For the purposes of verifying the accuracy and applicability, it is necessary to evaluate a multi-element measurement scale, in terms of reliability, validity and generalizability. These are some preferred qualities that measure the goodness in the measurement of the characteristics considered. The validity is all relative to the genuineness of the research, while the reliability is nothing other than the repeatability of the results. This article will analyze the fundamental differences between validity and reliability.
|Sense||Validity implies the extent to which the research tool measures, what one intends to measure.||Reliability refers to the degree to which the scale produces consistent results when repeated measurements are taken.|
|Tool||A valid and always reliable tool.||A reliable tool does not have to be a valid tool.|
|Value||Of Pi||Comparatively less.|
Definition of validity
In statistics, the term validity implies utility. the most important meter that indicates the degree to which the research tool measures, what is supposed to measure.
Simply, it measures the point where the differences discovered with the scale reflect the true differences, among the objects on the features in the studio, instead of a systematic and random error. To be considered perfectly valid, it should not have any measurement errors. There are three types of validity, which are:
- Validity of the content : otherwise known as face validity, the point at which the scale provides adequate coverage of the subject being tested.
- Validity of the criterion : the type of validity that measures the performance of the measuring instrument, or if it behaves as expected or estimated, with respect to the other variables, chosen as a significant parameter. The criterion should be relevant, impartial, reliable, etc.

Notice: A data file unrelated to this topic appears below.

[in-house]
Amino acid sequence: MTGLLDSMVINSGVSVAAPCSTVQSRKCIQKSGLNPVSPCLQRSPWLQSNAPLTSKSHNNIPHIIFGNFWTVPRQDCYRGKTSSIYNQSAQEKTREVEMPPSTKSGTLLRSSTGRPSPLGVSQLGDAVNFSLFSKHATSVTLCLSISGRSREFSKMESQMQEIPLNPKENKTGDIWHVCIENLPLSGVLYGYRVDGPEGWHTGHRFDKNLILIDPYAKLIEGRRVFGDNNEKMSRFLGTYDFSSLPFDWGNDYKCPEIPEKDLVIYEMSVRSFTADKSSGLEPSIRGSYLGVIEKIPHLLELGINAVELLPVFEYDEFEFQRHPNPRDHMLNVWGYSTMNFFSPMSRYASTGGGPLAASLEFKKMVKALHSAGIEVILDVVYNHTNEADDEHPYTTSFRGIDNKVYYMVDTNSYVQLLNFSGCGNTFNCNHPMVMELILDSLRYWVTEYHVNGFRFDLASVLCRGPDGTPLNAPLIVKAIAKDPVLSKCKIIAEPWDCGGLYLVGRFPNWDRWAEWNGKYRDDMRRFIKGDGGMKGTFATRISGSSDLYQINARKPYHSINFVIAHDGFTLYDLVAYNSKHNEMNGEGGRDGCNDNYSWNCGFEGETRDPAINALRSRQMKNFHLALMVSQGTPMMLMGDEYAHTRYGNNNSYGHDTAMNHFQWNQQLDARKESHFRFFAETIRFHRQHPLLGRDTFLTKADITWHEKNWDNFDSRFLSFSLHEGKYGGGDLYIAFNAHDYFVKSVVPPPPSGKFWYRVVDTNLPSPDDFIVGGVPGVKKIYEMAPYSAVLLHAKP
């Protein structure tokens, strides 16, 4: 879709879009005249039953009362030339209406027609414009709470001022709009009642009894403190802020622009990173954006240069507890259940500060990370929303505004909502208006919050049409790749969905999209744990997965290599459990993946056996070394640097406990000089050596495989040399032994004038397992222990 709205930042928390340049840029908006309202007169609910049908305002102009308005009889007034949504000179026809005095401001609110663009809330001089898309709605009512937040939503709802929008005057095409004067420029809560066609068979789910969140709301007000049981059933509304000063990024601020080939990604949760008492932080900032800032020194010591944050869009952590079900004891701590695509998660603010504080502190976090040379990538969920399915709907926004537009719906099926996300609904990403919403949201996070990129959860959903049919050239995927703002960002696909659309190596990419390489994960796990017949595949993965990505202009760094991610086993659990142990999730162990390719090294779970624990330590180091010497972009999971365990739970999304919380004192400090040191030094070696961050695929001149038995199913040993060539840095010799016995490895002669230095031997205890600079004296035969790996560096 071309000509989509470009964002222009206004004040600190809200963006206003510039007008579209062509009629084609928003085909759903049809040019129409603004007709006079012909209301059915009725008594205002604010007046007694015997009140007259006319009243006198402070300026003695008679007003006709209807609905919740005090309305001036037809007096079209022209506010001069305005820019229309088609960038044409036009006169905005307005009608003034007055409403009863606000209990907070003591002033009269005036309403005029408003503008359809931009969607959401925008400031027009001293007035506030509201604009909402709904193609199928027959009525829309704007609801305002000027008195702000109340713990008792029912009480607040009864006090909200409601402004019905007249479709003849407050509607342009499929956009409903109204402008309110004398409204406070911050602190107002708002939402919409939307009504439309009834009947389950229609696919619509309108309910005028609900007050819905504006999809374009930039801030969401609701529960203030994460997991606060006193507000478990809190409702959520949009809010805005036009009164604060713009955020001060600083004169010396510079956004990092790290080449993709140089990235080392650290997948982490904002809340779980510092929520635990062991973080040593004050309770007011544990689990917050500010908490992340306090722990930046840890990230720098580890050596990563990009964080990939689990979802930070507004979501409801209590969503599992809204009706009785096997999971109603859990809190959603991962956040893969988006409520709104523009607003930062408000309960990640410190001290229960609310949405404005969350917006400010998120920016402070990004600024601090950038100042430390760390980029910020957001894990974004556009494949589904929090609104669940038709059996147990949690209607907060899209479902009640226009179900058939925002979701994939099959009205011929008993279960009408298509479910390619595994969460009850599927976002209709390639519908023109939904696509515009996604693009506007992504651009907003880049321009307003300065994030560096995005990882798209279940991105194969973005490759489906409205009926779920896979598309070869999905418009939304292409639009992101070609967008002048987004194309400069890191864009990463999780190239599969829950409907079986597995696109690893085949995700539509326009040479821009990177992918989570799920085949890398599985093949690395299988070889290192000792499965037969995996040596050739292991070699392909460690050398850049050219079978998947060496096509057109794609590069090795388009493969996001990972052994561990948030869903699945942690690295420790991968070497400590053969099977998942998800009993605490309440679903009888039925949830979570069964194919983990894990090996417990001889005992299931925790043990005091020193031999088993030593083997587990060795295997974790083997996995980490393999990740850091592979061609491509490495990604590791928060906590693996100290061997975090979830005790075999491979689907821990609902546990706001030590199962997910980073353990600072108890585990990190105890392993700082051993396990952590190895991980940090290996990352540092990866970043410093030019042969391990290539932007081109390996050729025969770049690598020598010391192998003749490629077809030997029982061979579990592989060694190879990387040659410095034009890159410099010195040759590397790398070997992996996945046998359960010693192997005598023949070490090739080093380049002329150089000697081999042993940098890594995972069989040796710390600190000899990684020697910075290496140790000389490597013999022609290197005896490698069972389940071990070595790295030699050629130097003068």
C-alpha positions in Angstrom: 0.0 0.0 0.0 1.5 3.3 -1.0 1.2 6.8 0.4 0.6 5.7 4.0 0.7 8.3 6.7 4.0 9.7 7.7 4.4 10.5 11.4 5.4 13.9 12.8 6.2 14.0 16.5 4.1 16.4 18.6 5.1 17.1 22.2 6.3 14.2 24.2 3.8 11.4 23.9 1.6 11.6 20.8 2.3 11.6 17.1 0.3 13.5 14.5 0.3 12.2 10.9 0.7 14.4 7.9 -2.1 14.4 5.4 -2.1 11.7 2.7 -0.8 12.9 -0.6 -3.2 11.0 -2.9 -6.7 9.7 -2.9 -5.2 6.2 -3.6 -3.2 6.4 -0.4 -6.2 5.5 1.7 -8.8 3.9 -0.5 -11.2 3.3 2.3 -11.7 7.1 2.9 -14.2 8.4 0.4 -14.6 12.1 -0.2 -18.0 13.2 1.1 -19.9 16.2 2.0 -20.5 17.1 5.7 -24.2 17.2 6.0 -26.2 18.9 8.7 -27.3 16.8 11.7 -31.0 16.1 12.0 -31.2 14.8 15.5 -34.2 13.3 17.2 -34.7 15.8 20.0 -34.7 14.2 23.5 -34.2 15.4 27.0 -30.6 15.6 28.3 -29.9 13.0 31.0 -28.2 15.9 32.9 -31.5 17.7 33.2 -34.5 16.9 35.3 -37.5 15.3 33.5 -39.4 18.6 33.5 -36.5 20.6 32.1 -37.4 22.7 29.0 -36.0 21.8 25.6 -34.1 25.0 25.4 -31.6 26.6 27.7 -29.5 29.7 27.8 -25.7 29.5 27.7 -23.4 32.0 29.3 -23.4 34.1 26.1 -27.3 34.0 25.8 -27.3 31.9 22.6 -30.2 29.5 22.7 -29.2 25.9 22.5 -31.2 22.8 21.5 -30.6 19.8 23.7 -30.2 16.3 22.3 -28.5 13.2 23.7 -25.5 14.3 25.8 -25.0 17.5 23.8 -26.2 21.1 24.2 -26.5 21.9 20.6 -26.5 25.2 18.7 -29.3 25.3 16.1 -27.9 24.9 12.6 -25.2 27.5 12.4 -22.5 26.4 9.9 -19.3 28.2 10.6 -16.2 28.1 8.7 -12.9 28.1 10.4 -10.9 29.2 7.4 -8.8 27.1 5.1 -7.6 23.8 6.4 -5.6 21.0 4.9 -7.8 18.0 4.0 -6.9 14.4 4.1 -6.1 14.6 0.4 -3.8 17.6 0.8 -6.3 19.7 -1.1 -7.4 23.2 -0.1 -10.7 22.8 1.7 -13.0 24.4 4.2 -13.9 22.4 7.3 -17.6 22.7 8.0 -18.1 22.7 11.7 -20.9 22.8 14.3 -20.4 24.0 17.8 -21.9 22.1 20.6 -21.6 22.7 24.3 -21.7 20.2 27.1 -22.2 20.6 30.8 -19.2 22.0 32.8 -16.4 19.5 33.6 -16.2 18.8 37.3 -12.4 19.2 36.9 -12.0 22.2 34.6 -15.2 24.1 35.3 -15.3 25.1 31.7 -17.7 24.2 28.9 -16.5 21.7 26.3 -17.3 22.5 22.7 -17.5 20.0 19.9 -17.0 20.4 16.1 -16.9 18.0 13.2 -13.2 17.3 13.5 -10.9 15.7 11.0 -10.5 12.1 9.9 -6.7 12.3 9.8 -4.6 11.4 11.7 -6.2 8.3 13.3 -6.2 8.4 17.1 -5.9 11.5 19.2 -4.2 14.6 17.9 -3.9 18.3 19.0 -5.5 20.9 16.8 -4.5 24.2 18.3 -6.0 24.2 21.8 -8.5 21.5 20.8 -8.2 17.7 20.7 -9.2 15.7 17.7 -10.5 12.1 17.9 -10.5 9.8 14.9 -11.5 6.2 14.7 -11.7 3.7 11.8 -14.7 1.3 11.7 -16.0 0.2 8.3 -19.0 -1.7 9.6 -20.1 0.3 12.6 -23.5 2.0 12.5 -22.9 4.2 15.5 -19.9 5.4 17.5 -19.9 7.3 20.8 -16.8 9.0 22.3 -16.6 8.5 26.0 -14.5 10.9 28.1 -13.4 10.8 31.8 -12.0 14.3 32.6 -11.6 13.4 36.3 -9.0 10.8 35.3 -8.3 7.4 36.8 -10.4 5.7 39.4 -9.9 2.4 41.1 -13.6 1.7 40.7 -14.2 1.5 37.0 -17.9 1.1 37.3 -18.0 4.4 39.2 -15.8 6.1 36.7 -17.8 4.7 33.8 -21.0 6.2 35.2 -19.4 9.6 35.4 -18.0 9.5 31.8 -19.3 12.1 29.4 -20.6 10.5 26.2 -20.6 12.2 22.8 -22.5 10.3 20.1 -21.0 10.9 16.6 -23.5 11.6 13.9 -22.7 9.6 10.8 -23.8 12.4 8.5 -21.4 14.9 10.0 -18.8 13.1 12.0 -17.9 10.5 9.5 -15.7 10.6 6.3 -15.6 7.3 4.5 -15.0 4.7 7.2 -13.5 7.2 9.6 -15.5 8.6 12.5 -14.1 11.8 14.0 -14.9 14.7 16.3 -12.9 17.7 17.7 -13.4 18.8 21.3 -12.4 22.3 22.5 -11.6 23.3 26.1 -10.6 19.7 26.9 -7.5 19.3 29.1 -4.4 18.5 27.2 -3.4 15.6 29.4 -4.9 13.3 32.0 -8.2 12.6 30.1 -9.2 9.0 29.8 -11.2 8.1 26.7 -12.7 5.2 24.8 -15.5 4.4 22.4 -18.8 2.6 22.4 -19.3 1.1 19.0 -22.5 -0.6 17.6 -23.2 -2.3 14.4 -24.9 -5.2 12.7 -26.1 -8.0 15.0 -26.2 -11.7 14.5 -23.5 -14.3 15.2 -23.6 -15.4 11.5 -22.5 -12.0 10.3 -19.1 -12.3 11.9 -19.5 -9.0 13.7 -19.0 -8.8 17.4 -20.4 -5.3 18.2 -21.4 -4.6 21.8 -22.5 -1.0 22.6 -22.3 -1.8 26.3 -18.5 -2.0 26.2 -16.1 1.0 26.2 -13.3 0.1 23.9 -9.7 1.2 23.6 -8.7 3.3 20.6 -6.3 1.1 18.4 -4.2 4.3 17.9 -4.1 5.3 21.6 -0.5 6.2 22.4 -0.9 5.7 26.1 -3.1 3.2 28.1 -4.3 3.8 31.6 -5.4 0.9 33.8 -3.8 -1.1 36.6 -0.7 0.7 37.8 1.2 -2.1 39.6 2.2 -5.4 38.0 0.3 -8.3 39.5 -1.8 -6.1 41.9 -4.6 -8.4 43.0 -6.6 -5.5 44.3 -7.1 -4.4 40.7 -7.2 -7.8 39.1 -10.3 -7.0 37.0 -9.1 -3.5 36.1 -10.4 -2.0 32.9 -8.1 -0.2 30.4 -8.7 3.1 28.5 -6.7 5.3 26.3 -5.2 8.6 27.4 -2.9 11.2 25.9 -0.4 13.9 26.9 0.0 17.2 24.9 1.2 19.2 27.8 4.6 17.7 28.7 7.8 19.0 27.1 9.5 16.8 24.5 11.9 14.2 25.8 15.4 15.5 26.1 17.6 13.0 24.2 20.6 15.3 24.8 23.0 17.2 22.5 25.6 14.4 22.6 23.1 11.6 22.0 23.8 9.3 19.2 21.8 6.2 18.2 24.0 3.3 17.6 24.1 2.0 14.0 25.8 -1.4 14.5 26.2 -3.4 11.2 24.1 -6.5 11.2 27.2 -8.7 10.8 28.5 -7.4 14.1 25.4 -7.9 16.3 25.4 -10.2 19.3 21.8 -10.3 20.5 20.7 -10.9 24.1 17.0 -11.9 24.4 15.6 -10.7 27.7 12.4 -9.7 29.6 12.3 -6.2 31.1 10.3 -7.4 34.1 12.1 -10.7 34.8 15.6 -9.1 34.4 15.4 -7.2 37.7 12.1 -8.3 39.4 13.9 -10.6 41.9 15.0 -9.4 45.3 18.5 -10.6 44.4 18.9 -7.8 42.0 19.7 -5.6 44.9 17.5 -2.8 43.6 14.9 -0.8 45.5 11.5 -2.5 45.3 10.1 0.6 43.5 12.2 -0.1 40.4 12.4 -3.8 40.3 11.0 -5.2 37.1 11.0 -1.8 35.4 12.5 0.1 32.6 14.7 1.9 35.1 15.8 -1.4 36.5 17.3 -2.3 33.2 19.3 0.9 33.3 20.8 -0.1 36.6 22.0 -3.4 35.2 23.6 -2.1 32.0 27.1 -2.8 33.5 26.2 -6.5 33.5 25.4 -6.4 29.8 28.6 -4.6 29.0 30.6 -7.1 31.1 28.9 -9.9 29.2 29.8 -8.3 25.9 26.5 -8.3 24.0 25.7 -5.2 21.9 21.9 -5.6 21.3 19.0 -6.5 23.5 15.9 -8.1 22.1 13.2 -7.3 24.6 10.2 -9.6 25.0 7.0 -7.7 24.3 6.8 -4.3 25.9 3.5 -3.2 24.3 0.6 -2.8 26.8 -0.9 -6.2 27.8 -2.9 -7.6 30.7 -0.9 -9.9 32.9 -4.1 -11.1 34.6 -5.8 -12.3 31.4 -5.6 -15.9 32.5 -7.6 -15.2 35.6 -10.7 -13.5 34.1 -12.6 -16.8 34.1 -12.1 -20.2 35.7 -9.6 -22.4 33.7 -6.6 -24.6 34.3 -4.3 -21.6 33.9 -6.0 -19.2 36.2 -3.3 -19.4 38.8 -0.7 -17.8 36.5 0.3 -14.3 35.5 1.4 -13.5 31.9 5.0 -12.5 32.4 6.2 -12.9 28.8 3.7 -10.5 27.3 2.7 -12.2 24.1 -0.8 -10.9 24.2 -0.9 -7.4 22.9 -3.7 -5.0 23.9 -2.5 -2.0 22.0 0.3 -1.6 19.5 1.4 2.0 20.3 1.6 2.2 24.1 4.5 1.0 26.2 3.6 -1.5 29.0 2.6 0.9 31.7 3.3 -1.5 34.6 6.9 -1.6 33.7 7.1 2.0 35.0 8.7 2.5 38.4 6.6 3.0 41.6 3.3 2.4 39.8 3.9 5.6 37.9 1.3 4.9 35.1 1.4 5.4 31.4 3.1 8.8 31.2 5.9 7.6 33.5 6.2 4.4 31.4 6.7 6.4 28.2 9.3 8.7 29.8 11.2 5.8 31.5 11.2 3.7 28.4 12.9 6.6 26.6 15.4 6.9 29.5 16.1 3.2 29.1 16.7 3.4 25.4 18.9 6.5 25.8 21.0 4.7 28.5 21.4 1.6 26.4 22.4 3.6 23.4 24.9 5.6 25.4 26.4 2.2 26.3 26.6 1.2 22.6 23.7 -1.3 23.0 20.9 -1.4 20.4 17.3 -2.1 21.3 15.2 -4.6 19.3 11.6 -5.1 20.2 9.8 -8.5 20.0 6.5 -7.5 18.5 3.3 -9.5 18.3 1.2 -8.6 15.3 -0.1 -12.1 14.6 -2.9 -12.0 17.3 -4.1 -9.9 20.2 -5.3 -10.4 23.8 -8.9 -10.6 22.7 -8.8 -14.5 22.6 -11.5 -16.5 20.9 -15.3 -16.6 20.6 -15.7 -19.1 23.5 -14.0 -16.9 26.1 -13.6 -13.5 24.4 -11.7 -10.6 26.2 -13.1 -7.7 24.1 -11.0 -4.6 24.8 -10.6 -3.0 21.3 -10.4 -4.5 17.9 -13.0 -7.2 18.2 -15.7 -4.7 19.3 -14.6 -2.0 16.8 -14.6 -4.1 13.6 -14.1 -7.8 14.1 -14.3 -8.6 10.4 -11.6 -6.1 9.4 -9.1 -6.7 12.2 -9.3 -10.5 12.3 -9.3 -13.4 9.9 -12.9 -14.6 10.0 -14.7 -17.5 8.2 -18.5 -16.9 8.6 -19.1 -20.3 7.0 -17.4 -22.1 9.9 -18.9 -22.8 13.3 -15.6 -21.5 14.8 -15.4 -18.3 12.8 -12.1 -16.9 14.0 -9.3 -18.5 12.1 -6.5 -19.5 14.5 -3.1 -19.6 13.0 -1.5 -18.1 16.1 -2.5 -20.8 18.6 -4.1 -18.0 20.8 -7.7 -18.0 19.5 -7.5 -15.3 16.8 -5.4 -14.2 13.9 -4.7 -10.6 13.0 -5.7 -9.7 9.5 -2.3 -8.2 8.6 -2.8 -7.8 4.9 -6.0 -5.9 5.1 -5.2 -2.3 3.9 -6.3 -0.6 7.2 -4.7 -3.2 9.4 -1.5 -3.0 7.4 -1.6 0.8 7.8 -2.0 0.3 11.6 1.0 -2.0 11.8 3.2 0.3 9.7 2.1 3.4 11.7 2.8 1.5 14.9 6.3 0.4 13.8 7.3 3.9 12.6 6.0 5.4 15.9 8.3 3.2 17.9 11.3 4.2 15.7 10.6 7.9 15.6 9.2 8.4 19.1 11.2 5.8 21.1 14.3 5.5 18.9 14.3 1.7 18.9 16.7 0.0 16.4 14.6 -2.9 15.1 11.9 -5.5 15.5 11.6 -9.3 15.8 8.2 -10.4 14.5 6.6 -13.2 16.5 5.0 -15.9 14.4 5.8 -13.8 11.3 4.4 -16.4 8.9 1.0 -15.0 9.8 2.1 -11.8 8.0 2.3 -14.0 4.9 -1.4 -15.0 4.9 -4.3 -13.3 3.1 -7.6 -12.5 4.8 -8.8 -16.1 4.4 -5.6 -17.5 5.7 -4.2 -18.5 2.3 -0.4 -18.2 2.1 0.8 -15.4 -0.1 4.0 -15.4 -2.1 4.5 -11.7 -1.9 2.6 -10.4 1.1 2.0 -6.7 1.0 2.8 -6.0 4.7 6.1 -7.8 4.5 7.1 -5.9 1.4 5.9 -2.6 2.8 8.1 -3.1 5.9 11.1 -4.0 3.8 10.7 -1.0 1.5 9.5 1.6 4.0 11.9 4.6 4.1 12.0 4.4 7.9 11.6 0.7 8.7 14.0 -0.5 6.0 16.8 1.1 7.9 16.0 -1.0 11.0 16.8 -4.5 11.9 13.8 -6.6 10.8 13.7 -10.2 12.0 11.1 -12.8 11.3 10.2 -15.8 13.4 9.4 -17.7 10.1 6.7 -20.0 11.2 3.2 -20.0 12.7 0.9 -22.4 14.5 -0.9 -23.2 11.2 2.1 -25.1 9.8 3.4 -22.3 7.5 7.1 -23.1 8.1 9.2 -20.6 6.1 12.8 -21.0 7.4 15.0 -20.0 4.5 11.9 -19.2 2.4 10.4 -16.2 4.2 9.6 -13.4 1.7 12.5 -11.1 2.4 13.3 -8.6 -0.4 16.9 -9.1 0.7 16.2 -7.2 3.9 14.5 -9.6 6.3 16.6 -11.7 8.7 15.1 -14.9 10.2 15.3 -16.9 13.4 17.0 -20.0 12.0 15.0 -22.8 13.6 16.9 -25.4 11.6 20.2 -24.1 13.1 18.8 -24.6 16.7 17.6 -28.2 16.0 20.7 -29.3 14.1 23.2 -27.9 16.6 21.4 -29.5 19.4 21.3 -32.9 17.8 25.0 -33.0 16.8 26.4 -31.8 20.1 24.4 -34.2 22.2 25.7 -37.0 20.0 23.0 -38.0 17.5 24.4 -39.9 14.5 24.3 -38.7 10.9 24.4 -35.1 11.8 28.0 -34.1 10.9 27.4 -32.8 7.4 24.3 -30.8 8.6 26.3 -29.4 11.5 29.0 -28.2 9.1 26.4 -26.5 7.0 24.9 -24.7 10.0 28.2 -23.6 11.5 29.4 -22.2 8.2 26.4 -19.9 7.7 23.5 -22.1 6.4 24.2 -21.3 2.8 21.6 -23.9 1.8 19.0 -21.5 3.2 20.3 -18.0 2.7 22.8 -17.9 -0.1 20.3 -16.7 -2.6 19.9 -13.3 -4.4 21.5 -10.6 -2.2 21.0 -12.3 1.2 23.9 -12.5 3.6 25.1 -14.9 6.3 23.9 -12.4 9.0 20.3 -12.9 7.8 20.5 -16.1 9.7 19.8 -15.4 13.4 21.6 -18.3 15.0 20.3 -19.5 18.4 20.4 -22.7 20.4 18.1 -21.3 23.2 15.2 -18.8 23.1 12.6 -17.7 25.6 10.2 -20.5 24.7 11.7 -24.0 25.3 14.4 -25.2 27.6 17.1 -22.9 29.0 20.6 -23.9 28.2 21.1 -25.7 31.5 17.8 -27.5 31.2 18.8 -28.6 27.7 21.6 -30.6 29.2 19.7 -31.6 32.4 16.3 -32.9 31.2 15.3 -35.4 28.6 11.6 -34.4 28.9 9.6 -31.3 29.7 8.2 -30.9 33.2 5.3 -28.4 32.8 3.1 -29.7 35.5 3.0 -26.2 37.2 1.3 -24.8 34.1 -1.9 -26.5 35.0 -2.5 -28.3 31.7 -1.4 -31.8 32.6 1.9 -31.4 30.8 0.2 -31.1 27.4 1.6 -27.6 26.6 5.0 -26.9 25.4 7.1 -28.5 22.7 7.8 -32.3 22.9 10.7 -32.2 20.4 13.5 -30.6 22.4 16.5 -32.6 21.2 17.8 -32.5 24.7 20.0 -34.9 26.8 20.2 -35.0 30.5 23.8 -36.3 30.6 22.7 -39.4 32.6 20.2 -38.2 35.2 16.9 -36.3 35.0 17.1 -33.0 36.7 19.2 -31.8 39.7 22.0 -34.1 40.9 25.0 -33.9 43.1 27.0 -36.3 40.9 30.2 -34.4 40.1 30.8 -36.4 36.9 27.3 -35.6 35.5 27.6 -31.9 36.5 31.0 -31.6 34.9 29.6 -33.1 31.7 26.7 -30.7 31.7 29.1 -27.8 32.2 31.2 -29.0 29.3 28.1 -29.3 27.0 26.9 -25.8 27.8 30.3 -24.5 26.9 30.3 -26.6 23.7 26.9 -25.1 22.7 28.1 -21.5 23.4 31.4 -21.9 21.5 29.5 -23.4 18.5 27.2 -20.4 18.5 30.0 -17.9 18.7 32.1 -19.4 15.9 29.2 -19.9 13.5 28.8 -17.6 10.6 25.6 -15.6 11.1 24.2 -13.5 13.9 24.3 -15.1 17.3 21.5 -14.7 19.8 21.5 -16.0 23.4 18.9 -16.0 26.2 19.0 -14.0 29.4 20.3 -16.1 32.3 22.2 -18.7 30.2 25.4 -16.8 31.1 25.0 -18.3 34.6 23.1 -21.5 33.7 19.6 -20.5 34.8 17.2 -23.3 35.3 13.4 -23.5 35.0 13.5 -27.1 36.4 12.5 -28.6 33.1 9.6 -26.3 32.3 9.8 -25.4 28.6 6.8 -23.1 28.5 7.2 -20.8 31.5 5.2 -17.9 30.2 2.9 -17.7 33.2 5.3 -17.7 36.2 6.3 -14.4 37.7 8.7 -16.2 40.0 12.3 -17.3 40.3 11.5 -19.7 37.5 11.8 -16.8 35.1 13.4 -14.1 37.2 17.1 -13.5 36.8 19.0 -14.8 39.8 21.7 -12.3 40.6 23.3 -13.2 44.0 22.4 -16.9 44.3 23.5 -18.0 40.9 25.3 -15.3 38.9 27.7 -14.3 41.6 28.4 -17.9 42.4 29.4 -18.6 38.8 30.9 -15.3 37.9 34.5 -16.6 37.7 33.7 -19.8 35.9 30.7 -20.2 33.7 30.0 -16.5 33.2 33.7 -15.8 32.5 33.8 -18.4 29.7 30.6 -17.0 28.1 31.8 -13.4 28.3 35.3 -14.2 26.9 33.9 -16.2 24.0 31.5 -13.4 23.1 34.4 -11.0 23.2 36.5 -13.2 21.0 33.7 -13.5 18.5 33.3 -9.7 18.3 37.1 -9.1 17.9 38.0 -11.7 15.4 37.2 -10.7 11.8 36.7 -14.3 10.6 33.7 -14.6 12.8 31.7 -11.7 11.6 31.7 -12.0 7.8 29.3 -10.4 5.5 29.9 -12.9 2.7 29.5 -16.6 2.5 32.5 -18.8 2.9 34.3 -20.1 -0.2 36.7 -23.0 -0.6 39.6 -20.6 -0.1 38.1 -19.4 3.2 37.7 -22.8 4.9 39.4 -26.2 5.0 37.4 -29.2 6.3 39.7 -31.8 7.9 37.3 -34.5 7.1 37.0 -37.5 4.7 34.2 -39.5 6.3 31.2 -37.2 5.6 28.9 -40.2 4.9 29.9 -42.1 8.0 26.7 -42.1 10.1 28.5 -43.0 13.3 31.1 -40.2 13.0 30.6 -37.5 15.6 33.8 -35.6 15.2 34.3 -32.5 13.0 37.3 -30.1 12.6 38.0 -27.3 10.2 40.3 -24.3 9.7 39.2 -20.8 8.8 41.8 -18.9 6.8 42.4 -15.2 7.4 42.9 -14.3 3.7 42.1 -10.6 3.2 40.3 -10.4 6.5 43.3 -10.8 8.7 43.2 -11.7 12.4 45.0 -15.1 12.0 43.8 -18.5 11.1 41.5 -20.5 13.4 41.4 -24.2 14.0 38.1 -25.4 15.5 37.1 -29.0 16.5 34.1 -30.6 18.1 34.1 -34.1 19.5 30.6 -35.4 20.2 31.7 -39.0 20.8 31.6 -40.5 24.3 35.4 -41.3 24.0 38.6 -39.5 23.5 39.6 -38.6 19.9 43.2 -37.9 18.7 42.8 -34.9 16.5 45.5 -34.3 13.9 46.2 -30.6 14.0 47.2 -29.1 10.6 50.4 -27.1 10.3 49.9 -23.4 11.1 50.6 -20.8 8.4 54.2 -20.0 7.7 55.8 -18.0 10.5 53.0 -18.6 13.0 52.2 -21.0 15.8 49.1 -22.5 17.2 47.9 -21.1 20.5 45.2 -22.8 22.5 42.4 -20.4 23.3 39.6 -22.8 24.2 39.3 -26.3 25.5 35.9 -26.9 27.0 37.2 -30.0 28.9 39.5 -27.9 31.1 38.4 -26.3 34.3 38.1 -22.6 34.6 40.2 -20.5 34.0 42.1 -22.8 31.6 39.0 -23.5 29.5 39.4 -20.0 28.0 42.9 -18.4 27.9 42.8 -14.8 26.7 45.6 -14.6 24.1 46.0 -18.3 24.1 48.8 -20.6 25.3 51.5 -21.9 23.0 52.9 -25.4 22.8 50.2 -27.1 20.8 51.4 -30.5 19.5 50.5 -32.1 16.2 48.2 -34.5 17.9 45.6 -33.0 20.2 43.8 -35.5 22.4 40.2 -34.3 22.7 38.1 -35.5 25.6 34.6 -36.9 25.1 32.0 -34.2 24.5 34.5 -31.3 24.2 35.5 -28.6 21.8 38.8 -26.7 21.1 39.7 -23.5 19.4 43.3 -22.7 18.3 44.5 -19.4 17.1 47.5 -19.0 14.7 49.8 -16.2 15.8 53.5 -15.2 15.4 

- Build validity : Build validity in one measure refers to the extent to which it adheres to the correlations estimated with other theoretical assumptions. Includes:
- Convergent validity
- Valid discriminating
- Nomological validity
Definition of reliability
Reliability means the extent to which the measuring instrument provides consistent results if the measurement is repeatedly performed. To assess the reliability approaches used are test-tests, internal consistency methods and alternative forms. There are two key aspects that need to be indicated separately are:
- stability : the degree of stability can be verified by comparing the results of repeated measurements.
- Equivalence : equivalence can be assessed when two researchers compare the observations of the same events.
Systematic errors do not affect reliability, but random errors lead to inconsistency of results, therefore to a lower reliability. When the research tool conforms to reliability, then you can be sure that the temporary and situational factors do not interfere. Reliability can be improved through:
- The standardization of the conditions in which the measurement occurs, that is the source through which the variation takes place, must be removed or reduced to a minimum.
- Carefully design the measurement indications by employing people with experience and motivation, for research and also by increasing the number of samples to be tested.
Key differences between validity and reliability
The points presented below explain the fundamental differences between validity and reliability:
- The degree to which the scale measures, what designed to measure, known as validity. On the other hand, reliability refers to the degree of reproducibility of results, if repeated measurements are performed.
- When it comes to the instrument, a valid instrument always reliable, but the opposite is not true, that is, a reliable tool does not necessarily have to be a valid instrument.
- While evaluating the multi-item scale, the validity is considered more valuable than reliability.
- The reliability of the measuring instrument can easily be assessed, however, to assess the difficult validity.
- Validity focuses on precision, which controls whether the balance produces expected results or not. On the contrary, reliability focuses on precision, which measures the extent to which the scale produces consistent outcomes.
To sum up, validity and reliability are two fundamental tests for sound measurement. The reliability of the instrument can be assessed by identifying the proportion of systematic variation in the instrument. On the other hand, the validity of the instrument is evaluated by determining the degree to which the variation in the score of the observed scale indicates the actual variation between those tested.